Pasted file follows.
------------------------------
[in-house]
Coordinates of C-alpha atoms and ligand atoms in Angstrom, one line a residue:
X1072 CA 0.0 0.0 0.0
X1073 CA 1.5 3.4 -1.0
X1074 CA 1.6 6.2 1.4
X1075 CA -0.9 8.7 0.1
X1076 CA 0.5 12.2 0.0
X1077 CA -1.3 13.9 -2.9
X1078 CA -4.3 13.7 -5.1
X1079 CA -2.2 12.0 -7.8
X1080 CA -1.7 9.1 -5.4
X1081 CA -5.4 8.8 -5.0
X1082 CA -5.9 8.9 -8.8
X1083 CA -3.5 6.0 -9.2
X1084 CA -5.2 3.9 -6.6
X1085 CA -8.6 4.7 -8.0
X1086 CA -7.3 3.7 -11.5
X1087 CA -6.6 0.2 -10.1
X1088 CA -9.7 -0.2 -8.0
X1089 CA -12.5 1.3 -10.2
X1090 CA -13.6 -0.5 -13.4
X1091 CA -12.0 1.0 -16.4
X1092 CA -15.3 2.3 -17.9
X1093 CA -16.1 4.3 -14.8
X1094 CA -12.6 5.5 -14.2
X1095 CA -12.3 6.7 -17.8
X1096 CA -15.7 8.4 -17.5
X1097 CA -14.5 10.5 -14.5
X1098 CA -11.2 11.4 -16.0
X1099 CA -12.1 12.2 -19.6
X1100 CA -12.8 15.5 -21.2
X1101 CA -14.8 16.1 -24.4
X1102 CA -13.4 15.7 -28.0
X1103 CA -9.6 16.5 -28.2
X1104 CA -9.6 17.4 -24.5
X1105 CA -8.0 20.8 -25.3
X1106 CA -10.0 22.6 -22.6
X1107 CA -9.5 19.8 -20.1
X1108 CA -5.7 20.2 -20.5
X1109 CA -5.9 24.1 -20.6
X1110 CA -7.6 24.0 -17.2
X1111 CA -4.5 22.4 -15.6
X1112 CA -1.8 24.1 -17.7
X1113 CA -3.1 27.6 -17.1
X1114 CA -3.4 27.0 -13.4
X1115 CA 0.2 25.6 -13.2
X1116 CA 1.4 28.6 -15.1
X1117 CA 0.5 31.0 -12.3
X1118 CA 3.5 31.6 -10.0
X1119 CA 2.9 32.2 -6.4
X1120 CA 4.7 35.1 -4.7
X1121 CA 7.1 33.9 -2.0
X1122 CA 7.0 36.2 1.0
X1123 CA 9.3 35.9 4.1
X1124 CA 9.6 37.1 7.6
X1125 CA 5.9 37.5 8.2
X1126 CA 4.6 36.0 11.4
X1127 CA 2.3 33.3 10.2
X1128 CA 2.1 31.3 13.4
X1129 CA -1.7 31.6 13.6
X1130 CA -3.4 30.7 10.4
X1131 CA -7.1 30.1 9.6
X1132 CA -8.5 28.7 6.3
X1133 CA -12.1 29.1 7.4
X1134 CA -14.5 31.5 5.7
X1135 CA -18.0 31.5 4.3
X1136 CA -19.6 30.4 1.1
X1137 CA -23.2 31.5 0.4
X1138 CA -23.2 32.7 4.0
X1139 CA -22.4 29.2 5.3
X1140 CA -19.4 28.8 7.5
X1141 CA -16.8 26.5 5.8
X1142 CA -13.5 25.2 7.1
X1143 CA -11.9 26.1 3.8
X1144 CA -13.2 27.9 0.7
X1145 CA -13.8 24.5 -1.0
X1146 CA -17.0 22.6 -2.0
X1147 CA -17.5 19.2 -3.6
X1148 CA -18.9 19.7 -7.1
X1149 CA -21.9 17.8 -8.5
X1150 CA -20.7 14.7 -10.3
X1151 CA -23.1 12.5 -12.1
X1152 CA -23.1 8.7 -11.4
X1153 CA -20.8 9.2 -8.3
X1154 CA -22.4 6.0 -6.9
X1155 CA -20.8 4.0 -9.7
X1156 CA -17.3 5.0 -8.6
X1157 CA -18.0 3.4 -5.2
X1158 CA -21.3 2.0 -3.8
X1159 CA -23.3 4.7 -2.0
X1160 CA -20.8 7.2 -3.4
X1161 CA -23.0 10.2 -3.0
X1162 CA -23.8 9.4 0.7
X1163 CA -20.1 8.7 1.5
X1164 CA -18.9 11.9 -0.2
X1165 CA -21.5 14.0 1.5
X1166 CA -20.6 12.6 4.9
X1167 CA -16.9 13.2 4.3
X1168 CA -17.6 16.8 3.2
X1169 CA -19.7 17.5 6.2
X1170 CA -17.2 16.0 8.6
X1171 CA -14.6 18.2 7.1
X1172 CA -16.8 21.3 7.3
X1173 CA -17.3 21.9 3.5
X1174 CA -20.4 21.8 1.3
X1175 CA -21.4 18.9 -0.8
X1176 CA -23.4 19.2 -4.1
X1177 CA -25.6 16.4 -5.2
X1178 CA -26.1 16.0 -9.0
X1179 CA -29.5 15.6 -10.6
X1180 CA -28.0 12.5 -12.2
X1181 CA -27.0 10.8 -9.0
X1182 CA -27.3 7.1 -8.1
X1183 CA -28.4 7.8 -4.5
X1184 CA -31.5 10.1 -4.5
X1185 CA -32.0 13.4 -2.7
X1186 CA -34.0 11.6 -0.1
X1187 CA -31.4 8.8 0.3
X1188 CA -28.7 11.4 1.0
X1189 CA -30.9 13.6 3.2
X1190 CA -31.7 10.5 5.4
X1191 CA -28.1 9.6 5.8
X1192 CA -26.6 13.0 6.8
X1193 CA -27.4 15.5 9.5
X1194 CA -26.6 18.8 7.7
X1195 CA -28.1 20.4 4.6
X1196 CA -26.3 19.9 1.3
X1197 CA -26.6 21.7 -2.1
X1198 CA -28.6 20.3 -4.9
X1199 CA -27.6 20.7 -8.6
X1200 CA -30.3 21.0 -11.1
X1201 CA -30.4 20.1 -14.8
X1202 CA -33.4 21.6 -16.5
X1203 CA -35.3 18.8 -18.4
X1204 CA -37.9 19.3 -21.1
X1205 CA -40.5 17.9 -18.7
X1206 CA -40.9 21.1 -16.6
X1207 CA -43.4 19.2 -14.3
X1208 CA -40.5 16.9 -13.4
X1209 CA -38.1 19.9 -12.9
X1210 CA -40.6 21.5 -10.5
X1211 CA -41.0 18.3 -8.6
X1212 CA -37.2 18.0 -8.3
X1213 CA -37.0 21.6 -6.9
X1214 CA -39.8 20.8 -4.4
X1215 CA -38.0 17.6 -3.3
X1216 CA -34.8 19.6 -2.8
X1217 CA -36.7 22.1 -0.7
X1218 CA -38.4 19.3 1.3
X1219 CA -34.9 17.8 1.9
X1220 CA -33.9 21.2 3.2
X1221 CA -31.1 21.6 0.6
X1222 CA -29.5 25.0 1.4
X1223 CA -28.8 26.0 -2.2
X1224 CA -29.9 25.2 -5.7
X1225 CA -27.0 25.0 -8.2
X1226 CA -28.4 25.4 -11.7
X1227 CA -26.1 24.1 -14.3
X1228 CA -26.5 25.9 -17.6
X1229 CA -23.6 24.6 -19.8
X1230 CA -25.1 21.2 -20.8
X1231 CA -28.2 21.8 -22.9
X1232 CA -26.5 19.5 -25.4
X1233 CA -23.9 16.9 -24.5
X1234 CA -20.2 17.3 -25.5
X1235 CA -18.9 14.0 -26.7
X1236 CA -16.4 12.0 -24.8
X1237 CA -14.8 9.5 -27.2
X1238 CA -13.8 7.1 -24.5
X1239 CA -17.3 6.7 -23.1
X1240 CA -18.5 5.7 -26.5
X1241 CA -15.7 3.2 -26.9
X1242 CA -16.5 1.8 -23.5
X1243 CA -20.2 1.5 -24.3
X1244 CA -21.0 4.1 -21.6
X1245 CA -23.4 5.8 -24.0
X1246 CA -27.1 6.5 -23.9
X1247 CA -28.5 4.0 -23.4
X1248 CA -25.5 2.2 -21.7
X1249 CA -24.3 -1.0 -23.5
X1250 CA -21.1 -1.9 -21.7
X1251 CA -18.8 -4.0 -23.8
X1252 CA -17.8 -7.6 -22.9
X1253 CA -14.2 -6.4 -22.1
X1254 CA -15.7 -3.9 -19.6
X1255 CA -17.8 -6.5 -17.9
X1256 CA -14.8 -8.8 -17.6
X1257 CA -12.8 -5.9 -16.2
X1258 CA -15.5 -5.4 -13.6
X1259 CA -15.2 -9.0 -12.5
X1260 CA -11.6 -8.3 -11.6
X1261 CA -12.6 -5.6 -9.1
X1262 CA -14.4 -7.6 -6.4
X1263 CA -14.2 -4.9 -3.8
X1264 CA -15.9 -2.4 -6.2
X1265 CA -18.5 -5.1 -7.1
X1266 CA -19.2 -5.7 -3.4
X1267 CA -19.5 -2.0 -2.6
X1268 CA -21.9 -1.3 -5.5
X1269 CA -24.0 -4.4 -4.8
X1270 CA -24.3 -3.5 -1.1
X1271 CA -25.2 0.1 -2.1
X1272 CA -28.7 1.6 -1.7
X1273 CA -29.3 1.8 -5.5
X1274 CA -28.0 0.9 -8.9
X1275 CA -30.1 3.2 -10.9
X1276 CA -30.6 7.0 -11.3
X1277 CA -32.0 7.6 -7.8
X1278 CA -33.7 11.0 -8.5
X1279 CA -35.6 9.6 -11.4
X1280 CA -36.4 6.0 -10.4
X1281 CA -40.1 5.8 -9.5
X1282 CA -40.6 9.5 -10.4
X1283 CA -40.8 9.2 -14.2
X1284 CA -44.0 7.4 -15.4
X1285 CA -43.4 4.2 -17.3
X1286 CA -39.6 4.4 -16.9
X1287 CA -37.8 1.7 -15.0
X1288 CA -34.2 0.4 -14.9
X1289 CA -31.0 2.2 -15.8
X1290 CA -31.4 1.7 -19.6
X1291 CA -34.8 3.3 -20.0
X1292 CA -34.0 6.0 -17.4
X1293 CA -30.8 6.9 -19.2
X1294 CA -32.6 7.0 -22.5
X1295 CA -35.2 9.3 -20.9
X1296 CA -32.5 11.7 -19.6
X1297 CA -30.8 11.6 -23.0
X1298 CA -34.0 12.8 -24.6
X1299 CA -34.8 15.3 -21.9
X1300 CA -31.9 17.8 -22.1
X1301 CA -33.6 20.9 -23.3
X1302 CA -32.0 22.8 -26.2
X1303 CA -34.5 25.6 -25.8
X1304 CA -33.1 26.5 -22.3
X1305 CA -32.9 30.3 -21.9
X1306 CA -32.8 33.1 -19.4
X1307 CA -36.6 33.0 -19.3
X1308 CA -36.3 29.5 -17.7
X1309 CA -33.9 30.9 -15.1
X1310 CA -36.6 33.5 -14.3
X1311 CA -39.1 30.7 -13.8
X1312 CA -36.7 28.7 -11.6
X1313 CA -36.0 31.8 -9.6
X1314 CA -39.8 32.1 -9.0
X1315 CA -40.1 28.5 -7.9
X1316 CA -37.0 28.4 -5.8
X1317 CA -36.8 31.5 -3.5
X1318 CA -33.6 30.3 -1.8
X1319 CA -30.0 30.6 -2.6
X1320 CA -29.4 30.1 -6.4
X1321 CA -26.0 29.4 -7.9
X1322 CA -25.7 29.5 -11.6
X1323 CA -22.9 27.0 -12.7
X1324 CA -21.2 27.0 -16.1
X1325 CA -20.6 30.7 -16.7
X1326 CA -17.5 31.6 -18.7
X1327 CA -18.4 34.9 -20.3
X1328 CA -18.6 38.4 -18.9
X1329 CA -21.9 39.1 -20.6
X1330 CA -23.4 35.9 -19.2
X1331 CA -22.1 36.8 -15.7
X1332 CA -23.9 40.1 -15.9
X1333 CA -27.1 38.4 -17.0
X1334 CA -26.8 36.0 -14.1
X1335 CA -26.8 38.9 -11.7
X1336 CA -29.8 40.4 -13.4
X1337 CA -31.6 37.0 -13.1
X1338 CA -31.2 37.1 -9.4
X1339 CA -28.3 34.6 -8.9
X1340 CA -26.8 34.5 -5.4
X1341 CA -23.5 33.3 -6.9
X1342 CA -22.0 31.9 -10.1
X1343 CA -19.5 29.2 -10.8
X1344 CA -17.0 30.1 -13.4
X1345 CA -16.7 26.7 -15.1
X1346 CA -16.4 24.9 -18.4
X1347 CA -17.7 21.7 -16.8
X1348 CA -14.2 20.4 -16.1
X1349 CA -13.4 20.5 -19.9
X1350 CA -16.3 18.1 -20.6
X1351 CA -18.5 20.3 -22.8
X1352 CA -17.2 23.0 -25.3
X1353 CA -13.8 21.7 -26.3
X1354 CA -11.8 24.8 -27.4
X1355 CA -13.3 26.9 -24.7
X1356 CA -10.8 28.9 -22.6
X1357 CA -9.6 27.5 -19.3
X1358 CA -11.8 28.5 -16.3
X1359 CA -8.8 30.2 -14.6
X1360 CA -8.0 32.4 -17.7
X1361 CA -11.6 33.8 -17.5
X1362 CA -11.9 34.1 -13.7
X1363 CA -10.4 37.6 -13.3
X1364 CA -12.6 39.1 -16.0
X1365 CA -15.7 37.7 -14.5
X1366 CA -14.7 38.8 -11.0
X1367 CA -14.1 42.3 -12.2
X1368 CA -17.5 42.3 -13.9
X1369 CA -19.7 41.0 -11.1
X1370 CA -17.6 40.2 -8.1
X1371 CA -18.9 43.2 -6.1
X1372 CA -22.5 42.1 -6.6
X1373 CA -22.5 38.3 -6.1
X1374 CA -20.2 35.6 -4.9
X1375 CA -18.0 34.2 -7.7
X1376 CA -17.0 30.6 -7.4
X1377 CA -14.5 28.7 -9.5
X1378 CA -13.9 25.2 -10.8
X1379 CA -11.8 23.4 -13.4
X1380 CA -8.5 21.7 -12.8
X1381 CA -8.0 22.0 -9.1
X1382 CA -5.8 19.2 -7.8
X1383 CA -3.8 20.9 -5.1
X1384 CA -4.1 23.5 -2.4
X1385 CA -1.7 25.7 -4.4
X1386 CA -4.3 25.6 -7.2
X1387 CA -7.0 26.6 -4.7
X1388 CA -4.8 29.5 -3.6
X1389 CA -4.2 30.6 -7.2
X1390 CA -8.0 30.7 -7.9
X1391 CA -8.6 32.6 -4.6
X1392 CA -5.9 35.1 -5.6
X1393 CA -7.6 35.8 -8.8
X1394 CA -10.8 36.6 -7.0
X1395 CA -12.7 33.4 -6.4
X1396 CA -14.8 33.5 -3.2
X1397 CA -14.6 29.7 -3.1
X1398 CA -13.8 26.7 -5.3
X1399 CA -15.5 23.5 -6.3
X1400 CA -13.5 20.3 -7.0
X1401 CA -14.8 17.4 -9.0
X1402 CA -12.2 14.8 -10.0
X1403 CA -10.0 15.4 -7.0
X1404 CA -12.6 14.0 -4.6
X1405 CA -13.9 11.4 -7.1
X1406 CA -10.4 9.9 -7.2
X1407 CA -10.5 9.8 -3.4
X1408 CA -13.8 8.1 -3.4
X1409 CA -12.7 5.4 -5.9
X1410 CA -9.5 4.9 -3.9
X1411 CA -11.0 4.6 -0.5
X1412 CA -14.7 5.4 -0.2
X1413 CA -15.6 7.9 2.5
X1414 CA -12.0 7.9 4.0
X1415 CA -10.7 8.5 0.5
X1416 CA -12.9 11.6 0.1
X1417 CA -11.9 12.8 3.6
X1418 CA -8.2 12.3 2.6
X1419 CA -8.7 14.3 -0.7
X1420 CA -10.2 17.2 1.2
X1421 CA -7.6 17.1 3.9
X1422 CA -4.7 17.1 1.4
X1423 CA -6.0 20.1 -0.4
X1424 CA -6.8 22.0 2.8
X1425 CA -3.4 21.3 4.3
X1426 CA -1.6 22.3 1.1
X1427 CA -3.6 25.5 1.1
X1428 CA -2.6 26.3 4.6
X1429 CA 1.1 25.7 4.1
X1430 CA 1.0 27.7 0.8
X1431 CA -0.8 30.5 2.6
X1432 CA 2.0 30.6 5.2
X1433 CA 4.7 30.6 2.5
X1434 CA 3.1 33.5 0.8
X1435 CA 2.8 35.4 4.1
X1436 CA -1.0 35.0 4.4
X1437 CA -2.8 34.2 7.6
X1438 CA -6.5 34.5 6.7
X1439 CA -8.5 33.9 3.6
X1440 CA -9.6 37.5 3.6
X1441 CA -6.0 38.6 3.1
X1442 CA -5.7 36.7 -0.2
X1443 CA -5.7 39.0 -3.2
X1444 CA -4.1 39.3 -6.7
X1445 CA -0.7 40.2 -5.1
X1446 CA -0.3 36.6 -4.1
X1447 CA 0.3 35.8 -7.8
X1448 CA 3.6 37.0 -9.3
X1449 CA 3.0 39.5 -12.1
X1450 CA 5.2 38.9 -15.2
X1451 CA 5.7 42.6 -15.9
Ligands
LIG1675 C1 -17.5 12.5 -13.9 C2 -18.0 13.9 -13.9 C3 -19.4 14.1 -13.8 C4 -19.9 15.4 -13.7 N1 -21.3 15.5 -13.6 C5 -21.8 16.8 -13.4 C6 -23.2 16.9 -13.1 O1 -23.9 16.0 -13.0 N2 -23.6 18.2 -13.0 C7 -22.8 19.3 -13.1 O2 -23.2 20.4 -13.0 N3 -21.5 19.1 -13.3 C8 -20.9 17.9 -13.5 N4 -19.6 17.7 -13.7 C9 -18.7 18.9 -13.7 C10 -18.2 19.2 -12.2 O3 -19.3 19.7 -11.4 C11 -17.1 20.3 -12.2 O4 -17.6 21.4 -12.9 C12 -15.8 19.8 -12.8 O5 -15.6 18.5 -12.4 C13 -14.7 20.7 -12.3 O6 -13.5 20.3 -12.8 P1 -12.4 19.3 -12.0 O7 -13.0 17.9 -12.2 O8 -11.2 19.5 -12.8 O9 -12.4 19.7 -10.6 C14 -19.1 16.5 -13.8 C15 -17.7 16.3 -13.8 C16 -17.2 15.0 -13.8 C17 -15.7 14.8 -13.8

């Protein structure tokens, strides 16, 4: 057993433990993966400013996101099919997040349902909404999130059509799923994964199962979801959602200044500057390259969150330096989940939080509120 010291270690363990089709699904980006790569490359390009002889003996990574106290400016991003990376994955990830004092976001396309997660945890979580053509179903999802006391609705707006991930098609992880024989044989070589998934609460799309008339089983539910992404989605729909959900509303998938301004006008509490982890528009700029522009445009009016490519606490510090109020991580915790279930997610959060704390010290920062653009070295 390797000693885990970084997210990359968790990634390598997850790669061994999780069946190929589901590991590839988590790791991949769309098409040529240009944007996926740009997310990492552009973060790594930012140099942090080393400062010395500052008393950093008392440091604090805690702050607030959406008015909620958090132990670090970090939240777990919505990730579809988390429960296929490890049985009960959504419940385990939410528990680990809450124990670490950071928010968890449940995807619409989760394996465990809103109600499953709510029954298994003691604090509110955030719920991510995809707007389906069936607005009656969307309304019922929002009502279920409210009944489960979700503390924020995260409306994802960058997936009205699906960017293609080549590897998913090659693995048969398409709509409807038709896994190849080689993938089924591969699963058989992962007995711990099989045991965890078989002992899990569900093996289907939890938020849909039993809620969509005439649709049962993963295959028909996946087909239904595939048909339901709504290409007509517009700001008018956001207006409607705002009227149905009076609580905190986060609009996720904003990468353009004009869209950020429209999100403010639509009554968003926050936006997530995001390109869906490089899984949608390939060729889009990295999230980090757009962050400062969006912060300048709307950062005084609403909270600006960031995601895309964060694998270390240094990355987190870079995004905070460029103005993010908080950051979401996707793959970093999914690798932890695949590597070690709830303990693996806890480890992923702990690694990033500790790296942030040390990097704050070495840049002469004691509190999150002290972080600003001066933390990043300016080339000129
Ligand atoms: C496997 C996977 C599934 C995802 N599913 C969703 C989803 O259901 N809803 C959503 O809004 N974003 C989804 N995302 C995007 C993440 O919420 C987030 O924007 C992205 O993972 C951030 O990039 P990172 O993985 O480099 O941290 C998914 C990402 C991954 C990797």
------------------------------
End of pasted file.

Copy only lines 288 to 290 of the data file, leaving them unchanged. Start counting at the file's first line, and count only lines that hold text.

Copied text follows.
X1357 CA -9.6 27.5 -19.3
X1358 CA -11.8 28.5 -16.3
X1359 CA -8.8 30.2 -14.6